Tuco always shot with the same cadence/pattern/tune The "tune" almost certainly refers to Tuco's characteristic pattern of firing. He fires five shots in rapid succession, then, after a pause, the sixth shot. This 5:1 pattern is emphasized in the original Italian script, but it was not strictly adhered to during shooting. For example, at the gun shop, he fires at the Native American target figures 5 times, then after a pause, the sixth shot. Also, he should have shot Blondie's water canister 5 times, then a sixth shot. He also should have shot Al Mulloch 5 times, then stood up and released the final shot. Blondie hears: bang, bang, bang, bang, bang—long pause—then bang. And thus he recognizes Tuco. This gives him a chance to slip by Angel Eye's men and team up with Tuco to slightly even the odds in the battle with Angel Eyes. And Blondie doesn't actually say "Every gun has it's own tune...". This is what Mickey Knox came up with for the looping dialog after there was a flub in the sound effects on the English language print, what was actually filmed was when Clint is with Angel Eyes and is playing with the kitty is "Five to one makes it easy. That's a perfect number large one" which was dubbed to "Every gun makes it's own tune, and it's perfect timing large one"
This line is slightly different in the italian and french versions. French: "Chaque arme a une voix bien à elle. Et cette voix-là je la connais bien" which literally means "Each weapon has its own voice. And this voice is well known to me". Italian: "Ogni pistola a la sua voce. E questa la conosco" which literally means "Each weapon has its own voice. And I know this one". Both clearly state Blondie has recognized Tuco's way of firing.
Examples: While practicing in back of the gun shop he rapid fires off 5 shots, then there is about a 7-second delay and then a 6th shot. During the bathtub scene, he rapid fires off 4 shots then about 7 seconds later a 5th. However, if you review this scene frame-by-frame and listen to the gunshots, one gunshot is not heard. It's missing. It is the gunshot flash in frame #5. Watch it, and you will see the flash! Tuco actually fires off 5 in rapid succession followed by a 7 second delay and then the 6th shot, (now the second time he does this shooting pattern in the movie) this now makes Blondie original statement "Five to one makes it easy. That's a perfect number large one" valid; meaning maybe "5 quick shots followed by 1" making it "easy" to identify the shooter; this 5-to-1 sequence a "perfect number" indicating only Tuco. Maybe because of an audio edit mistake, because one gunshot sound is missing Knox's substitute and dubbed-over dialog "Every gun makes it's own tune, and it's perfect timing large one" almost with the same meaning without the numbering reference. They could have dubbed in another gunshot sound, but the original 5-to-1 statement is confusing and probably would have needed a little more explanation. See the original post and screen caps here.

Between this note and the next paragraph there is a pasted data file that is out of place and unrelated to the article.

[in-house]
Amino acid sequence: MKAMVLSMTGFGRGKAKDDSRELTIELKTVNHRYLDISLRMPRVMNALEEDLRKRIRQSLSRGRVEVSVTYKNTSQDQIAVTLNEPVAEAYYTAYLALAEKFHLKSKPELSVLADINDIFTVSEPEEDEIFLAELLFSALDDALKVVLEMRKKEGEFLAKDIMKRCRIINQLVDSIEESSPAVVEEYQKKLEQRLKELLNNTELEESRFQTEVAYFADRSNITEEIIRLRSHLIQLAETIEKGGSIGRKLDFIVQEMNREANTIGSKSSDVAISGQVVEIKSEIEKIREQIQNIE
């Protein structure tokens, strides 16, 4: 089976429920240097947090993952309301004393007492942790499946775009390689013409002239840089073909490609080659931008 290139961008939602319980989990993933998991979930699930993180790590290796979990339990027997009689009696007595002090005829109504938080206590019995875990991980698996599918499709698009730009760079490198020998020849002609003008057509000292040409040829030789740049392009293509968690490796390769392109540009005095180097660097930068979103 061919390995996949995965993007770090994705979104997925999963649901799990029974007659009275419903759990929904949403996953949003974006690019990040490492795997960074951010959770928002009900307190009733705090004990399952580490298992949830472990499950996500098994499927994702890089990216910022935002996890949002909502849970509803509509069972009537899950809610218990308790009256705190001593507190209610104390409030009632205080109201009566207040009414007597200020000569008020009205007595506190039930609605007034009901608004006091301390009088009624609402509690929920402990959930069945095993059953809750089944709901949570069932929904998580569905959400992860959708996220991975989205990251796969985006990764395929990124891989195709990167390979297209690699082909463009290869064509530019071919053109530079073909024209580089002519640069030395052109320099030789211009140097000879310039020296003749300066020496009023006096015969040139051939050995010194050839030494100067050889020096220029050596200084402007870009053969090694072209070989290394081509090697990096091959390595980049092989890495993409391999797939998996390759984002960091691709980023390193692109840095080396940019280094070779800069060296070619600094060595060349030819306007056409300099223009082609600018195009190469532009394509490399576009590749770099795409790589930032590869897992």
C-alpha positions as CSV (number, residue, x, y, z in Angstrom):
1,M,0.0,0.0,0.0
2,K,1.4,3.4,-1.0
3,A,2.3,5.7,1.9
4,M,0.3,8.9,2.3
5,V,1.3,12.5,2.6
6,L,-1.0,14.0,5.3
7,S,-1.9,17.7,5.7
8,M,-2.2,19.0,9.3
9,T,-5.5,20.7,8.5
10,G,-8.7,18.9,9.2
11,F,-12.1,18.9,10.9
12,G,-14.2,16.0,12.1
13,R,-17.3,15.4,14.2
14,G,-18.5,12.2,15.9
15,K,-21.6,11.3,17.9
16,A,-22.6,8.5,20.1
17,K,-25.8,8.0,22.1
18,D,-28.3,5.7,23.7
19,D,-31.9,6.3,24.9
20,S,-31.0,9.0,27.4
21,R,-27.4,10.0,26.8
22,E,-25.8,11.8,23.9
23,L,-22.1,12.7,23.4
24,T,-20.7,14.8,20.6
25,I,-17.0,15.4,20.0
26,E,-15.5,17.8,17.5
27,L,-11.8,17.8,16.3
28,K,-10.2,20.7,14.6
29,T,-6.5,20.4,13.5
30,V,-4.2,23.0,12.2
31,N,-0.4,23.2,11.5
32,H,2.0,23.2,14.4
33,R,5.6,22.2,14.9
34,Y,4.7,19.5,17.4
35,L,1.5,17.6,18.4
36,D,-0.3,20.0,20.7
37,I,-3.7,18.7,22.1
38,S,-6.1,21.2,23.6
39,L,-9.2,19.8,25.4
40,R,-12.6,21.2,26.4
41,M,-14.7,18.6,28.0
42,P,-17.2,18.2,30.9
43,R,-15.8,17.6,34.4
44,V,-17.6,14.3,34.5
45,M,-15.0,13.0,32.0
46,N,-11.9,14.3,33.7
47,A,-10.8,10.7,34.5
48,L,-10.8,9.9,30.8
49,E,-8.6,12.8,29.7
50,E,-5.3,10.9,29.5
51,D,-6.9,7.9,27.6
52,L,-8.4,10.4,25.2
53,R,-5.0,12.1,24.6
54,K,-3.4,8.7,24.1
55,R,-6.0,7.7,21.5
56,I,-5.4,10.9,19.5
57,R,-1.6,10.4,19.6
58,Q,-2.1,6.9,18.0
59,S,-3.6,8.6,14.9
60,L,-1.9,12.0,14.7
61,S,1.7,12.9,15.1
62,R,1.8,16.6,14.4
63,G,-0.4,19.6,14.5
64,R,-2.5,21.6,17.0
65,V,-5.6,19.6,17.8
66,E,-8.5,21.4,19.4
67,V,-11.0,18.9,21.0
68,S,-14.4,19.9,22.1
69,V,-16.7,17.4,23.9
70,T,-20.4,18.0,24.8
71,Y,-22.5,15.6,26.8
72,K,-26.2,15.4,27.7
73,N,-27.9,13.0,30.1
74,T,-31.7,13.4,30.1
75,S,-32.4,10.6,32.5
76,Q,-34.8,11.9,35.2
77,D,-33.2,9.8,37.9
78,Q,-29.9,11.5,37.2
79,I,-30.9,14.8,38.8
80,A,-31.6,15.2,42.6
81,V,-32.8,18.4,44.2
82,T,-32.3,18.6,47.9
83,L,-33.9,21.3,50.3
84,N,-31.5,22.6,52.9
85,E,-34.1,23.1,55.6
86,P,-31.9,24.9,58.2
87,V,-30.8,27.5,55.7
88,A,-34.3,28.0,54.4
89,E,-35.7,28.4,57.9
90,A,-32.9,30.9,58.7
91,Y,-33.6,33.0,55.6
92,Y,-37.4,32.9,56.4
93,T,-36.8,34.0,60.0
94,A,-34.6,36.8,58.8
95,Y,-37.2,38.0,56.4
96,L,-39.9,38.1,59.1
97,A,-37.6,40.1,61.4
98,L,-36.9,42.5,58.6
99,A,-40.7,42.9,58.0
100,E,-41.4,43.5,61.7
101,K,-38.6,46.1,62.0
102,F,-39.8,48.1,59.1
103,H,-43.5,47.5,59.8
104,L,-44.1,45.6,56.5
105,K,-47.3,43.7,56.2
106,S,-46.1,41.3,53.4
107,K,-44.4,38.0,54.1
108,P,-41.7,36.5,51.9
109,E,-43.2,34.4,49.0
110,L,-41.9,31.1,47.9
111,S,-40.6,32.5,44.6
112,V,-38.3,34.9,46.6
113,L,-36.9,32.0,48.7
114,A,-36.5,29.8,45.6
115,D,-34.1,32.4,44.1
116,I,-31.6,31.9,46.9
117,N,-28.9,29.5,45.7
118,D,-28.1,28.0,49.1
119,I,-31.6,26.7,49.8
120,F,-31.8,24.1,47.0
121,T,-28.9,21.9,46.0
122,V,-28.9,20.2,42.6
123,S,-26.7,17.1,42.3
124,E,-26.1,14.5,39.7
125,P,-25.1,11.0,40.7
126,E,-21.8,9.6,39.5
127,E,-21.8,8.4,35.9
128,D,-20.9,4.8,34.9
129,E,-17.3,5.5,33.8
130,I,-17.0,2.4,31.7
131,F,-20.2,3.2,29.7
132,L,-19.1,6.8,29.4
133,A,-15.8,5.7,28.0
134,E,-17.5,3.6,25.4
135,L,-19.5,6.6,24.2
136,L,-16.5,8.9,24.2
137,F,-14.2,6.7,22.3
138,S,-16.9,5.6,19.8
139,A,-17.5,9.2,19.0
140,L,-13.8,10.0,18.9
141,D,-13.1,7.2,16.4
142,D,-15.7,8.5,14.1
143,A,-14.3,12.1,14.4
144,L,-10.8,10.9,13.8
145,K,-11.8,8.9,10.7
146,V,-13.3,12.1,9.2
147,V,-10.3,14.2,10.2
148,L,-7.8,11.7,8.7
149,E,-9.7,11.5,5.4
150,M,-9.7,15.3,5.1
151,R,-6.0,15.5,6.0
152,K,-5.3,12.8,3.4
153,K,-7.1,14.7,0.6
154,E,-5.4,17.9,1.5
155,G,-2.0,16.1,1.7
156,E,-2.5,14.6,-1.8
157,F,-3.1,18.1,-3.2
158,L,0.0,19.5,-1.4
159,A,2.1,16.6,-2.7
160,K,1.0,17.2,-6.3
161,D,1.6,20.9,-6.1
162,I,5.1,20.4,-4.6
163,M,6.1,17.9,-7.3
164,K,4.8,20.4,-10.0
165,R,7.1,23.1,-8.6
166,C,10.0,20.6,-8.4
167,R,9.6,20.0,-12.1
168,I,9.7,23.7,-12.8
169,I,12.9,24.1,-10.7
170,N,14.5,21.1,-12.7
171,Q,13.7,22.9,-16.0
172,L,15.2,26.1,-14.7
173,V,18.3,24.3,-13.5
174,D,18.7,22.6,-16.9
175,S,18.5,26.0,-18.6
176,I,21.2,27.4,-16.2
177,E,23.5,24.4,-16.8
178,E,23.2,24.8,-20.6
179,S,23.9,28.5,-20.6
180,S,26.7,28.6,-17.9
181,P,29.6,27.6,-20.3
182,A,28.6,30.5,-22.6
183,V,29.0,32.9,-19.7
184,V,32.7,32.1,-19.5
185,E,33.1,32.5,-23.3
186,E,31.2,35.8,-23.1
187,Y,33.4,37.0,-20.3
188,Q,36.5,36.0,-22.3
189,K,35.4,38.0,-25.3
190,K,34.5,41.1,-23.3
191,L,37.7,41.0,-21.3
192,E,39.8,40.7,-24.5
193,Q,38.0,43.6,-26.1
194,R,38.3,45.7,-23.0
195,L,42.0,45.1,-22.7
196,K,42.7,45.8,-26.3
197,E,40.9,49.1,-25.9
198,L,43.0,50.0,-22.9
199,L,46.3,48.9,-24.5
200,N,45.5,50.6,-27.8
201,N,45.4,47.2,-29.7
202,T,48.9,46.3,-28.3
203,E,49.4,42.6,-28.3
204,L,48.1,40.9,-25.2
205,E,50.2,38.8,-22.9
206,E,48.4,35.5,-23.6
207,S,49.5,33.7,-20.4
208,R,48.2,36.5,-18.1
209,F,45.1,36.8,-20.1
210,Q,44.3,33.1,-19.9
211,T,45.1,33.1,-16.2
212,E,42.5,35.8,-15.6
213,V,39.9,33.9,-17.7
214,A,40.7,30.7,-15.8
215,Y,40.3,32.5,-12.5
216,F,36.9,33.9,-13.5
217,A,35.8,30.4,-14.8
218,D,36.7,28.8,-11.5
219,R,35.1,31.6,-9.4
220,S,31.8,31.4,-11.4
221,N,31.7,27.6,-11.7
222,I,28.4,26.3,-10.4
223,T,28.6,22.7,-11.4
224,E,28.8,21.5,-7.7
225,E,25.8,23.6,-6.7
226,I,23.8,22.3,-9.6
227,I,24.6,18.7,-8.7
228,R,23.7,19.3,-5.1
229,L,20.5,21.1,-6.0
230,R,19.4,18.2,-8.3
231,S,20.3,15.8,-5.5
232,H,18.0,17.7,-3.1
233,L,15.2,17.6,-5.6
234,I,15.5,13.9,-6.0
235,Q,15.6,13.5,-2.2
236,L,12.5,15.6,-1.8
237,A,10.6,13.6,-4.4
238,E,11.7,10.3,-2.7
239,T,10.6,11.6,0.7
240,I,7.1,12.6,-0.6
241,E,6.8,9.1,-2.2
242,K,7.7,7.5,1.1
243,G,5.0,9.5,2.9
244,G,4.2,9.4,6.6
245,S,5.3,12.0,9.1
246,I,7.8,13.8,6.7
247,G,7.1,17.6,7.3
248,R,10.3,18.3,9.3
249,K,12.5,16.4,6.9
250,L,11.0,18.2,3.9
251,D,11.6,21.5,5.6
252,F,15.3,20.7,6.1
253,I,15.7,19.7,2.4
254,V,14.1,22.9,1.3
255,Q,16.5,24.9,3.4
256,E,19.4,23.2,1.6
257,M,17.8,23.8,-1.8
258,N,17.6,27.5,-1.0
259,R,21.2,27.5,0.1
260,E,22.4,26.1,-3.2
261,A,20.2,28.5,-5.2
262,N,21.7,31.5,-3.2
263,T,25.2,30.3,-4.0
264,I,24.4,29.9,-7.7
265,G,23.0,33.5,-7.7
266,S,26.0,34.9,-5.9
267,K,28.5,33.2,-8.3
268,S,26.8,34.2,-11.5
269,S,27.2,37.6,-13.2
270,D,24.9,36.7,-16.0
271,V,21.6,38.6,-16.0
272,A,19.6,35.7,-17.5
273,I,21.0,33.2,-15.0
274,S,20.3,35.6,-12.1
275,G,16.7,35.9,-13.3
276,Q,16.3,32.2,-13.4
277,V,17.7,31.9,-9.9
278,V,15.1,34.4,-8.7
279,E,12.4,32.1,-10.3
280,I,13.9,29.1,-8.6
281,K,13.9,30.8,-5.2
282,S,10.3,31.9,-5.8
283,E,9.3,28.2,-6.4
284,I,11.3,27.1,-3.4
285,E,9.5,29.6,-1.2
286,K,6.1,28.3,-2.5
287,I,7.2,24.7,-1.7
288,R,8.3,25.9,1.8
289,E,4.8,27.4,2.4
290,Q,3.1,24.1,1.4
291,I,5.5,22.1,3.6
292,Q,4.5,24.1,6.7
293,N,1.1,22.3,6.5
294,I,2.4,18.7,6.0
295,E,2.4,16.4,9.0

No. He was only disguised as one to get closer to the gold. It's possible he murdered the real Union officer and stole his identity. In the film novelization by Joe Millard, after the battle of Glorietta Pass, he finds the body of "Sergeant Allen Crane", assigned "to adjutant duty at [Battleville] Prison Camp", and steals the man's orders and uniform.
Angel Eyes gave Baker more information than Baker had paid for ($500 for Jackson's new name). It was never directly stated that the $1000 Stevens gave him was to kill Baker. In fact, Stevens was probably offering it as a bribe for himself not to be killed. Angel Eyes uses the $1000 as an excuse to kill Baker ("I think his idea was that I kill you") and seek the $200,000 on his own. Had Baker been more fair and given Angel Eyes what he deserved for the information, he still would have died; after all, Angel Eyes is the "Bad" in GBU.